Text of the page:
This week I made my submission to iStockPhoto to setup an account as a contributing photographer.  The process was fairly straigh forward, you need to create your basic account, the standard username, password, email etc, nothing too exciting. Then they guide you through a pretty comprehensive description of what they consider to be good quality photos.  There are basic guidelines you have to follow for your submissions, you can find details of the quality requirements here and the image types/sizes here

As you go through the enrollment they show you examples of good and bad examples based upon the rules defined in the quality section. The process really does make you think about the entire process and how an external person will view your photography and judge the intricate details of what you’re going to submit.
After you’ve been through the good and bad examples, you’re given a little test to prove that you haven’t just been clicking next on the pages, I passed with flying colours! oh yeah… but that is the easiest part of all…

The final section of the application for becoming a contributor is that you have to submit three images for them to judge you by. That part was pretty nerve wracking, looking through my gallery to find 3 that I felt represented me and were of a high enough quality made me think quite a bit about what they might be looking for in the shots.  Ultimately they don’t have to be ones on their short list of what they would like for stock, it’s primarily to make sure they seperate the wheat from the chaff and I really hope I don’t end up being a big pile of chaff…

I found this nice little section regarding the amount of time it takes to get the submissions reviewed…

Why were the samples I provided with my photographer application subsequently rejected?

The photographer application process is designed to help educate potential photographers about iStockphoto submission process and give us an idea of the overall technical and subjective quality of your work. The samples provided in an application may not be reviewed with the same stringency as photographs submitted for inclusion in the library. (If there is a minor problem with your samples the Inspector who reviews your applications will provide feedback). Also, we have many reviewers, and though they follow a list of guidelines, they each ultimately make there own a decision about photographer upload and photo submissions.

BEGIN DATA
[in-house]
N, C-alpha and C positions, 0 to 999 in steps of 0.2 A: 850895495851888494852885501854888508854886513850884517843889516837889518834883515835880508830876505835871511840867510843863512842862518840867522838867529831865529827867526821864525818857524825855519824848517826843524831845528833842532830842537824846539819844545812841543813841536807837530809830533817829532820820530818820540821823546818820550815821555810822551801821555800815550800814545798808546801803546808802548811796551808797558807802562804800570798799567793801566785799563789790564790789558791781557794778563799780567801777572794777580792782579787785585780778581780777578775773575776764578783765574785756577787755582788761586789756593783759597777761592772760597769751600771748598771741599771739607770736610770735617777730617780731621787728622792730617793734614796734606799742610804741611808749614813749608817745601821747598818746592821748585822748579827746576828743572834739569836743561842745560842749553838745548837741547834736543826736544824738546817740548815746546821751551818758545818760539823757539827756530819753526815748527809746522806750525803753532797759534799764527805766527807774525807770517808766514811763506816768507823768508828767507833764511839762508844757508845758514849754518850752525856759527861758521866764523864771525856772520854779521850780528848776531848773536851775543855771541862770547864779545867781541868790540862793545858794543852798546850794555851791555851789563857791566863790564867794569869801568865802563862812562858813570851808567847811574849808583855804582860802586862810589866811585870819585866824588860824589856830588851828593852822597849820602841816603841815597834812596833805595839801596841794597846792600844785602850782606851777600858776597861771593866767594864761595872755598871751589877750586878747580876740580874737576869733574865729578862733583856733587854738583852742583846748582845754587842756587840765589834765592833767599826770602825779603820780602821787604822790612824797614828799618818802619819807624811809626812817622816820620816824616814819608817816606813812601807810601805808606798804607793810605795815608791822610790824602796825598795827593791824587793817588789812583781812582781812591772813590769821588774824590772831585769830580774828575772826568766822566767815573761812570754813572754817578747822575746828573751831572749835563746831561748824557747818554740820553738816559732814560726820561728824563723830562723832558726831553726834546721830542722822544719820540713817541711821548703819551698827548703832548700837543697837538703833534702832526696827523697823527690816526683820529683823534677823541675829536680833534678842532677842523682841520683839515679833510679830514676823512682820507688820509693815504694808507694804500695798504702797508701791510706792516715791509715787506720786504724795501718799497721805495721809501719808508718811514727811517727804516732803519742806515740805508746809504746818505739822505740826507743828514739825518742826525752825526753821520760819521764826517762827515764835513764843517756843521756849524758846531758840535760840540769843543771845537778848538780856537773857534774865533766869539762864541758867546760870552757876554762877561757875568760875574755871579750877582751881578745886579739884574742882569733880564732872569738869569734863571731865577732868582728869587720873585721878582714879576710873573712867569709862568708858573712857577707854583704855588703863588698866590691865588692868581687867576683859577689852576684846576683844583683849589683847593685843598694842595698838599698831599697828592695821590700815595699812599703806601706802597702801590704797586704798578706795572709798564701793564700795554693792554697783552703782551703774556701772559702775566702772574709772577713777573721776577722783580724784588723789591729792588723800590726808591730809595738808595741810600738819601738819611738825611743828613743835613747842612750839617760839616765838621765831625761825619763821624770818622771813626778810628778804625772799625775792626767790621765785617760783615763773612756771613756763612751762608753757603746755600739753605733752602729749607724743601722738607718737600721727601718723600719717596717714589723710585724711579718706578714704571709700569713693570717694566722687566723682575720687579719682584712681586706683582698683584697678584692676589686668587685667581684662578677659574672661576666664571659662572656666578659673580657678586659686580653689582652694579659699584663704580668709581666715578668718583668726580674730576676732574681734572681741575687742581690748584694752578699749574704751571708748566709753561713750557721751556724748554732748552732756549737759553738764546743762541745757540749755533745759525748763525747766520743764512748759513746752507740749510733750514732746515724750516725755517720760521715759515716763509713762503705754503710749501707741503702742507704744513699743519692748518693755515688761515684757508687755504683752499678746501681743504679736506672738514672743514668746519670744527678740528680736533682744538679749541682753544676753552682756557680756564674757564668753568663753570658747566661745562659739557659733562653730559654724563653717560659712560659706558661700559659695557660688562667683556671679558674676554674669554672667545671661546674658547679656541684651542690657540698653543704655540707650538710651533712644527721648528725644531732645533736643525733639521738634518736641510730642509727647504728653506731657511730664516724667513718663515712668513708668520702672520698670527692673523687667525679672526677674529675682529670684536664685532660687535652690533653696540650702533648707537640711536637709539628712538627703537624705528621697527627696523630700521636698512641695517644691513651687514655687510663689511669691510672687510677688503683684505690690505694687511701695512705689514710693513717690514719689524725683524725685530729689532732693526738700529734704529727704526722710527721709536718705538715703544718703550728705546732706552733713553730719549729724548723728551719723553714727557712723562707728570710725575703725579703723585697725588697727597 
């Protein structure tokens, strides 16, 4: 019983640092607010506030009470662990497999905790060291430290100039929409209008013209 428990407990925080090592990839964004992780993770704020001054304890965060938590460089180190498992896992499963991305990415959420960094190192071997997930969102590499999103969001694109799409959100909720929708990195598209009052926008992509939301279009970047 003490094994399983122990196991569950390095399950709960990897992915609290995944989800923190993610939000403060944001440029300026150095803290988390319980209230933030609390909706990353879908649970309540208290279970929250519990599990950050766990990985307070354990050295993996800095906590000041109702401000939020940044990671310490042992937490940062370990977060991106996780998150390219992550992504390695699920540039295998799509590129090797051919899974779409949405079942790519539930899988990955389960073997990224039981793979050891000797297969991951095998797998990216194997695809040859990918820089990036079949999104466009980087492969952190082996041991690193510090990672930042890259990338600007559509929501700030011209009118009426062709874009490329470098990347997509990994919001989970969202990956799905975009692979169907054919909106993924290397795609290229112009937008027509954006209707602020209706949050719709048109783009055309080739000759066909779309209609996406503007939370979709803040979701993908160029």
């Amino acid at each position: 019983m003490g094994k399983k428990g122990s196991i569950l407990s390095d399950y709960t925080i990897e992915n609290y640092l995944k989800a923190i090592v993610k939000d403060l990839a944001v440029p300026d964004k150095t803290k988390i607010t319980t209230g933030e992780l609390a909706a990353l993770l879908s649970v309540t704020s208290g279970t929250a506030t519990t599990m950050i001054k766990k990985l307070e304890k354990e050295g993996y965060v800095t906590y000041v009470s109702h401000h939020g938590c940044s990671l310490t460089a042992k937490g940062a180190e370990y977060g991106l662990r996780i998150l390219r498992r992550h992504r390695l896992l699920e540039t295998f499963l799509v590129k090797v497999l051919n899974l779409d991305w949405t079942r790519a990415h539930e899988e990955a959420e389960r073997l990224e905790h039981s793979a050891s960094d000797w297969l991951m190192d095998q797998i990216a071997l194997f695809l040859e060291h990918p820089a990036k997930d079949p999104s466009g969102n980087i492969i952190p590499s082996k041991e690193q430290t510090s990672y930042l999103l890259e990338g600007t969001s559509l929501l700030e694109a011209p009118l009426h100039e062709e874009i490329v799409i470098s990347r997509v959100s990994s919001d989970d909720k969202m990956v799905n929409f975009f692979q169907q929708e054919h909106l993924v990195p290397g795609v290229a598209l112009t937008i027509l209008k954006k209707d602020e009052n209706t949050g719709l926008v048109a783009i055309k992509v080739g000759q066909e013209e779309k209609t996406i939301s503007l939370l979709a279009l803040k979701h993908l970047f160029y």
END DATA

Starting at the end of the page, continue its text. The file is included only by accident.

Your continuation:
Based upon that, I should hopefully hear within my lifetime… so now the clock is ticking, hopefully I will be successful, although with the statement above, it’s quite subjective, so hopefully it will be someone who likes my style…

One of the main reasons I chose iStockPhoto over all the other stock libraries is that there are a few levels of entry, so you can move up in ranks and also there are routes into Getty Images and that is ultimately where I would like to be.  iStockPhoto is a good starting point though, as I said, as long as I make it in there. Also, for iStockPhoto they have a list of images that they would like to be submitted and do not need.  I guess this ensures you can really focus on the right kind of photos to be noticed and hopefully generate a reasonable income from your stock. I’m currently reviewing the list to see if I can identify some areas of interest… if you want to see the list for yourself, it’s here

If anyone has been successful in creating an iStockPhoto account, I’d love to hear how the process went for you, how long it took and what the feedback was like…

I’ll keep you updated on how the application progresses and if I’m successful I’ll write a few more lines on the other criteria they specify when submitting stock.

Take care, keep shooting (not guns, unless it’s a flash gun)

TTFN
Paul Stoakes
Main Site: www.eyeforimages.com

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